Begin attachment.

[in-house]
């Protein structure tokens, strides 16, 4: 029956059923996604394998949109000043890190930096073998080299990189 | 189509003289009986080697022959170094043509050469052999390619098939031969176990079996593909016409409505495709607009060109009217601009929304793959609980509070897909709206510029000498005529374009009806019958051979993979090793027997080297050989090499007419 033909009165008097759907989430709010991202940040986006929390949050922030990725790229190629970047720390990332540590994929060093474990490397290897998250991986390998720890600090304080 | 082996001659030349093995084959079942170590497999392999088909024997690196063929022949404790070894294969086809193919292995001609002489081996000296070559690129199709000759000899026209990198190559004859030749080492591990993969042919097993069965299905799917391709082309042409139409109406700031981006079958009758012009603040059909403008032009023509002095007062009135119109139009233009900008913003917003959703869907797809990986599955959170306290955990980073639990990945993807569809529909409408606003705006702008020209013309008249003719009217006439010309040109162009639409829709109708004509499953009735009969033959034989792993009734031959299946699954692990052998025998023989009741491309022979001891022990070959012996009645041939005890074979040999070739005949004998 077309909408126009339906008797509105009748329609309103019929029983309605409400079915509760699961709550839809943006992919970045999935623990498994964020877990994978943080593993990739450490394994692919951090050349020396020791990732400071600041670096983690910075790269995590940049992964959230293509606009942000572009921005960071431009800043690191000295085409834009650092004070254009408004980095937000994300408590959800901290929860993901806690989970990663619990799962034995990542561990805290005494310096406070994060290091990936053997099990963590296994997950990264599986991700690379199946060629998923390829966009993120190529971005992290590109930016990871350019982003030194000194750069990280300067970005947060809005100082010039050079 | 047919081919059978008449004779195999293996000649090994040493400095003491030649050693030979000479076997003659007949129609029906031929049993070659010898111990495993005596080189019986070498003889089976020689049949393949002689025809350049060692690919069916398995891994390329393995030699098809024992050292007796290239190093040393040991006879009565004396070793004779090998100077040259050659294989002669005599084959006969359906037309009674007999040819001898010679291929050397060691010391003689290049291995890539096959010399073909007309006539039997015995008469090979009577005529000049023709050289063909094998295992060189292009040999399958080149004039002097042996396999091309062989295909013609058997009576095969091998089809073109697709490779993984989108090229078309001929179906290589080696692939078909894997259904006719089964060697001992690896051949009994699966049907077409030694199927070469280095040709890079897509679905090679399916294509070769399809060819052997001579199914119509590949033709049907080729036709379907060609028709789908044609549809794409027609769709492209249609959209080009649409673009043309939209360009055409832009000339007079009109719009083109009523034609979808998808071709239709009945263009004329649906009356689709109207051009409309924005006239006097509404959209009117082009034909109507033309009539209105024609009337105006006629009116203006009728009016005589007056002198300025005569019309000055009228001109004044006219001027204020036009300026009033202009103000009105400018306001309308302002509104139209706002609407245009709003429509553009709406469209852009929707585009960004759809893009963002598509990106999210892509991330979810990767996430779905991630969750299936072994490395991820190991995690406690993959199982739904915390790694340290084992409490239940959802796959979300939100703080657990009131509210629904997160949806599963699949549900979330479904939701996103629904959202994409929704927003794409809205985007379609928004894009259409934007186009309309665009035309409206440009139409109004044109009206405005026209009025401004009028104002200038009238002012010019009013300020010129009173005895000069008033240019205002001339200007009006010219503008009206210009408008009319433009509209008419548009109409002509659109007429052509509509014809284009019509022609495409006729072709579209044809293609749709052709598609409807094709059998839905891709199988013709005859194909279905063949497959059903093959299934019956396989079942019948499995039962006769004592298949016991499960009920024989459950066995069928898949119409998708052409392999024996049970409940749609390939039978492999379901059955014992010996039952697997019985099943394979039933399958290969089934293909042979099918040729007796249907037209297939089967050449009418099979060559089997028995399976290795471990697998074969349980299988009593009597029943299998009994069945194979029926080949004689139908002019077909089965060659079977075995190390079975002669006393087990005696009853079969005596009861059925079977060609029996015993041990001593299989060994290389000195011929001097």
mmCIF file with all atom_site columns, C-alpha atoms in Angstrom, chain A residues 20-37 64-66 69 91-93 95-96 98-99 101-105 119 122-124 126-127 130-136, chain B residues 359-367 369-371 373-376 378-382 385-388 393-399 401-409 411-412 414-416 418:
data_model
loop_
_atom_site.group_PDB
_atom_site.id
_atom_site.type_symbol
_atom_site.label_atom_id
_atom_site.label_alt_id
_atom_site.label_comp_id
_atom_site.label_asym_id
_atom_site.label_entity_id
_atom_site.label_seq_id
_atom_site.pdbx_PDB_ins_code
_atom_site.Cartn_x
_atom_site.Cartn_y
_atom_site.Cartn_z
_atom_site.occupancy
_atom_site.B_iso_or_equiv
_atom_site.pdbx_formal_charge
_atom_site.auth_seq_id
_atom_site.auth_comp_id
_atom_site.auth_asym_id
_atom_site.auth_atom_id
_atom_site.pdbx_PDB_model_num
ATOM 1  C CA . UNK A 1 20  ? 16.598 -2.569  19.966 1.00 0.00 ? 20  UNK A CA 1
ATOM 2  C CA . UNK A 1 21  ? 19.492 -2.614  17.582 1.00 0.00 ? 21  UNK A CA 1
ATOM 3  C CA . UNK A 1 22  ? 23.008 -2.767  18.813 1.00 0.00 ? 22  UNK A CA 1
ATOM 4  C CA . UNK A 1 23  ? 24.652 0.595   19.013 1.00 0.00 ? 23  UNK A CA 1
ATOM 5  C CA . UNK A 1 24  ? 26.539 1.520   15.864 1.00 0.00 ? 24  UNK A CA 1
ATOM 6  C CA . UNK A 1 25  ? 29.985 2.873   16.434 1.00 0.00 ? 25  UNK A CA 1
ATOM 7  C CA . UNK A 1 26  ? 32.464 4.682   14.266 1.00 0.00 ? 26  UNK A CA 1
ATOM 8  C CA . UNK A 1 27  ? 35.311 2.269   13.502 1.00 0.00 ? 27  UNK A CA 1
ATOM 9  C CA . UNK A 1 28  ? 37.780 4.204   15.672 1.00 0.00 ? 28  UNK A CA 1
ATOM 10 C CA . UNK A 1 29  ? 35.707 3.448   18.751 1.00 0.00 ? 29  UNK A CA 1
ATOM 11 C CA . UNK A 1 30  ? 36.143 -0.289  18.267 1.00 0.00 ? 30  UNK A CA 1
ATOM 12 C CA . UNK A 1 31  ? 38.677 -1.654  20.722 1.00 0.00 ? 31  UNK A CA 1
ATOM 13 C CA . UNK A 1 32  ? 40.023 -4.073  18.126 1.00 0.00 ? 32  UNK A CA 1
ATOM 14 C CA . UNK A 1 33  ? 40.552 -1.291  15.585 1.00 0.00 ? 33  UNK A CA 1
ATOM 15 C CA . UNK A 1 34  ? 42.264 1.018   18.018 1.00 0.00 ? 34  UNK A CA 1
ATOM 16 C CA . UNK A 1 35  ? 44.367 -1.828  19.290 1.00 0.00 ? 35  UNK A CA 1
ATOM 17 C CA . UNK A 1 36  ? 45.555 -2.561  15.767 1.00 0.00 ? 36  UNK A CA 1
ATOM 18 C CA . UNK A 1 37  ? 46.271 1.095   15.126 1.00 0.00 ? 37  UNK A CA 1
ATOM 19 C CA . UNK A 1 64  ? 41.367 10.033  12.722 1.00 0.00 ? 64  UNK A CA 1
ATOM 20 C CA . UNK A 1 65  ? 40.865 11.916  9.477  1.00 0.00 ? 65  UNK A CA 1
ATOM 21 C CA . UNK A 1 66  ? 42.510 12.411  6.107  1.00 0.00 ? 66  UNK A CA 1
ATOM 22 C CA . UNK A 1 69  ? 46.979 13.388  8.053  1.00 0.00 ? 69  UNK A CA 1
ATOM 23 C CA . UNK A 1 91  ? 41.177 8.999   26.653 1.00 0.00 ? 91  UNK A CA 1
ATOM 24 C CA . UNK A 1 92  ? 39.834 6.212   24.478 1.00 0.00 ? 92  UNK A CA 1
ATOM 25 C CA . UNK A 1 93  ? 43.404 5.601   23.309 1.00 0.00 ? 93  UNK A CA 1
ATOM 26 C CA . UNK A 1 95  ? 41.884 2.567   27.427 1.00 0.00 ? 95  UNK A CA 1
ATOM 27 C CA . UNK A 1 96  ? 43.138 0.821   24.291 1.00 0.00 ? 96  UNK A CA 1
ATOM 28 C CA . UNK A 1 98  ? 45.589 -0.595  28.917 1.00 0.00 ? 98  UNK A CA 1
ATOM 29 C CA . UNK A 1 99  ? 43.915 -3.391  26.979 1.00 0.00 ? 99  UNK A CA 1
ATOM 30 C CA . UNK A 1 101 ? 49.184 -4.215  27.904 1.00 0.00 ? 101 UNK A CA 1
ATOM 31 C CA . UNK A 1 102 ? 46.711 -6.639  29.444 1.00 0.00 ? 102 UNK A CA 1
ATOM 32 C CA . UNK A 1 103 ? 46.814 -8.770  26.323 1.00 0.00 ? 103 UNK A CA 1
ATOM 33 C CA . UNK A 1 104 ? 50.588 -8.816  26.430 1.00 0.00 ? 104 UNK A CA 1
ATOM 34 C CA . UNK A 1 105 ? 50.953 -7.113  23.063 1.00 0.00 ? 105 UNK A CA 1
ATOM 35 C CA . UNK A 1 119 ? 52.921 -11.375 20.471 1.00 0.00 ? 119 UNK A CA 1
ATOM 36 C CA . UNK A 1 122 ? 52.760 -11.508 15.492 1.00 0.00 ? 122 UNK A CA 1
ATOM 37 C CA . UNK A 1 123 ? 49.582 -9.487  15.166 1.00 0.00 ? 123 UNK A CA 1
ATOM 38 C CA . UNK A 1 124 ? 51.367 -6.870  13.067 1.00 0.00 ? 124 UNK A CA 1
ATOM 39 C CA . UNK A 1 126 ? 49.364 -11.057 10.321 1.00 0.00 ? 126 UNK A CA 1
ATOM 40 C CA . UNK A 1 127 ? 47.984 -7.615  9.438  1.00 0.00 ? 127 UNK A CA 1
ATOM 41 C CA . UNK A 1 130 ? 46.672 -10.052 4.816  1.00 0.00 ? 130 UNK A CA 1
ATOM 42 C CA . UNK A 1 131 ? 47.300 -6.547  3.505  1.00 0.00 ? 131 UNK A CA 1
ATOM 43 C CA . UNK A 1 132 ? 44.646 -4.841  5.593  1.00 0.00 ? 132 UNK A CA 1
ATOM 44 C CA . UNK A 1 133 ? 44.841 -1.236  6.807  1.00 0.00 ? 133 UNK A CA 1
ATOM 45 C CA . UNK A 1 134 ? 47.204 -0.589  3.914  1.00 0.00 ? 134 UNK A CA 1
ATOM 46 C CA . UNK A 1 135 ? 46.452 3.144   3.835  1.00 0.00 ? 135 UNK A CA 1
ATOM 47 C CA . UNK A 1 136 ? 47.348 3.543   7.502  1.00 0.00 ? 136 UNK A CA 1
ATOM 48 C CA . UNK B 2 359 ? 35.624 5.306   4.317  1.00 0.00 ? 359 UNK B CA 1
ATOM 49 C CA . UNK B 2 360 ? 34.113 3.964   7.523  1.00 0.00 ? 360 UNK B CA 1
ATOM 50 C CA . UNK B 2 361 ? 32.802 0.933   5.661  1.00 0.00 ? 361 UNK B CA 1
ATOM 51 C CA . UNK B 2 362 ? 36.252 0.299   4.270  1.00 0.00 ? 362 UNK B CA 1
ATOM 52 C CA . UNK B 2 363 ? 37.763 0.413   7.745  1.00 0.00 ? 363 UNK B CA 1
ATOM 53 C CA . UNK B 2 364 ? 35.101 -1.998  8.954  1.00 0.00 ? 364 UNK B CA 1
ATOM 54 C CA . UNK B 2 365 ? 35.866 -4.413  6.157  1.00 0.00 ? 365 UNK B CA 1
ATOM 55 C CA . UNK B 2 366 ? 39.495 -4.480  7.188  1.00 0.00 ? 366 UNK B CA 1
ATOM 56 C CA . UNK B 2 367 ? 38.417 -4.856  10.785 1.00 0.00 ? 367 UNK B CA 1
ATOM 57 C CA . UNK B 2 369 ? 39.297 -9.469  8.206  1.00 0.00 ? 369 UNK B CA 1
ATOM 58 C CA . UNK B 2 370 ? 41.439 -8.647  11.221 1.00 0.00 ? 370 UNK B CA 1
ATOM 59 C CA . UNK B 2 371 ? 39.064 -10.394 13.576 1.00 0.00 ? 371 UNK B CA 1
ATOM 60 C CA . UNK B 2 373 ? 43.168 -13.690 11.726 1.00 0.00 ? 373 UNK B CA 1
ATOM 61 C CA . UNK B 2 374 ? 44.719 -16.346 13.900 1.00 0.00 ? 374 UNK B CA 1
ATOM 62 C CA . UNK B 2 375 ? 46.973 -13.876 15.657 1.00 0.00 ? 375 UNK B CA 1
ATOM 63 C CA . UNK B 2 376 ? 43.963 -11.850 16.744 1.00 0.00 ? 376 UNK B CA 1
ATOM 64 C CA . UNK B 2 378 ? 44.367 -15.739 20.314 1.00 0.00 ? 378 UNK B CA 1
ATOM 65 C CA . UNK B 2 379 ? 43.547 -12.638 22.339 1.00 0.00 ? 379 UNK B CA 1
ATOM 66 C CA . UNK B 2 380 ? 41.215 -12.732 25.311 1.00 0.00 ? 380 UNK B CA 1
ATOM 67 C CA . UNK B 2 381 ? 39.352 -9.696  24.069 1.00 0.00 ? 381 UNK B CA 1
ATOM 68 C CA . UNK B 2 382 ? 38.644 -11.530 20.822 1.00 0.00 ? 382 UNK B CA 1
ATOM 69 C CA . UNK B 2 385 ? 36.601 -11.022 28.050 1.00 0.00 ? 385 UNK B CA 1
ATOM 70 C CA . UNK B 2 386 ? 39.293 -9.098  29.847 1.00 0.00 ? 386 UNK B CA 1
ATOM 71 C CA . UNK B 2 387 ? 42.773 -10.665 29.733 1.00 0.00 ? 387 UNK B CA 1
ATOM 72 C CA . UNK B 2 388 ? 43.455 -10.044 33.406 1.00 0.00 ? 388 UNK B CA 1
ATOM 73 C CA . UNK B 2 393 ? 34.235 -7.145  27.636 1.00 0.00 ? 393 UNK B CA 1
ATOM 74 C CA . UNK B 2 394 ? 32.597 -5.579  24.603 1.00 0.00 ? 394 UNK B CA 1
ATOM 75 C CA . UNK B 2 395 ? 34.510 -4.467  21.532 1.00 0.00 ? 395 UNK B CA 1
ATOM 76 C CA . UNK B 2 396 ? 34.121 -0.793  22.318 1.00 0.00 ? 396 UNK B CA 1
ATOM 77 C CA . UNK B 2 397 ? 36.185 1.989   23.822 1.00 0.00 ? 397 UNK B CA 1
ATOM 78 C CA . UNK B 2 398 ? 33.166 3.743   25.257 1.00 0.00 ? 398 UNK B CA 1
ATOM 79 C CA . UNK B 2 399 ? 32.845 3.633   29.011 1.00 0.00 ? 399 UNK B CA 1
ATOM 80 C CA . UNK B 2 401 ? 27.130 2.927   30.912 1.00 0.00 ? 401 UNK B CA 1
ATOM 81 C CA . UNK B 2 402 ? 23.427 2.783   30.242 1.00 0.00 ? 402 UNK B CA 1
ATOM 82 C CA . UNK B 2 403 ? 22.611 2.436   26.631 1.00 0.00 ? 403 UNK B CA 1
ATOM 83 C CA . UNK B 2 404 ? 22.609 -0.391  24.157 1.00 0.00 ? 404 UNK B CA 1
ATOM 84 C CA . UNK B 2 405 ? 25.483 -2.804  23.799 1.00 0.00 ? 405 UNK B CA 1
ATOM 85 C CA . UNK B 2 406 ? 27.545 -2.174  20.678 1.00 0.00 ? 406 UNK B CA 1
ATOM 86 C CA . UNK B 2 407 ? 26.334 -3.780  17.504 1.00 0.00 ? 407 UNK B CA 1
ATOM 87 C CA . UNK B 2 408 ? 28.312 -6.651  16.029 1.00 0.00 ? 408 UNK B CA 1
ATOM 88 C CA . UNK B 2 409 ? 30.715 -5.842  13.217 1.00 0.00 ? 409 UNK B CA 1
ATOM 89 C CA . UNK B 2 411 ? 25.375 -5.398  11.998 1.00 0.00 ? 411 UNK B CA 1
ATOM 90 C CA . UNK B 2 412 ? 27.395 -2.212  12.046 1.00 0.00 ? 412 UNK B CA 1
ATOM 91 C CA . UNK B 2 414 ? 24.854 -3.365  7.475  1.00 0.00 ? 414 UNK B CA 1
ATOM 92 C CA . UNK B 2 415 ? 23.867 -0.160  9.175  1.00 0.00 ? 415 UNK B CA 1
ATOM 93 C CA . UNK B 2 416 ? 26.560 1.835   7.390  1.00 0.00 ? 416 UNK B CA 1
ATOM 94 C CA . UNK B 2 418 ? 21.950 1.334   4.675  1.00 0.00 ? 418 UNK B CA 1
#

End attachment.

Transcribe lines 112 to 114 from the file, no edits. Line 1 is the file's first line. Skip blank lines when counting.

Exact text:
ATOM 86 C CA . UNK B 2 407 ? 26.334 -3.780  17.504 1.00 0.00 ? 407 UNK B CA 1
ATOM 87 C CA . UNK B 2 408 ? 28.312 -6.651  16.029 1.00 0.00 ? 408 UNK B CA 1
ATOM 88 C CA . UNK B 2 409 ? 30.715 -5.842  13.217 1.00 0.00 ? 409 UNK B CA 1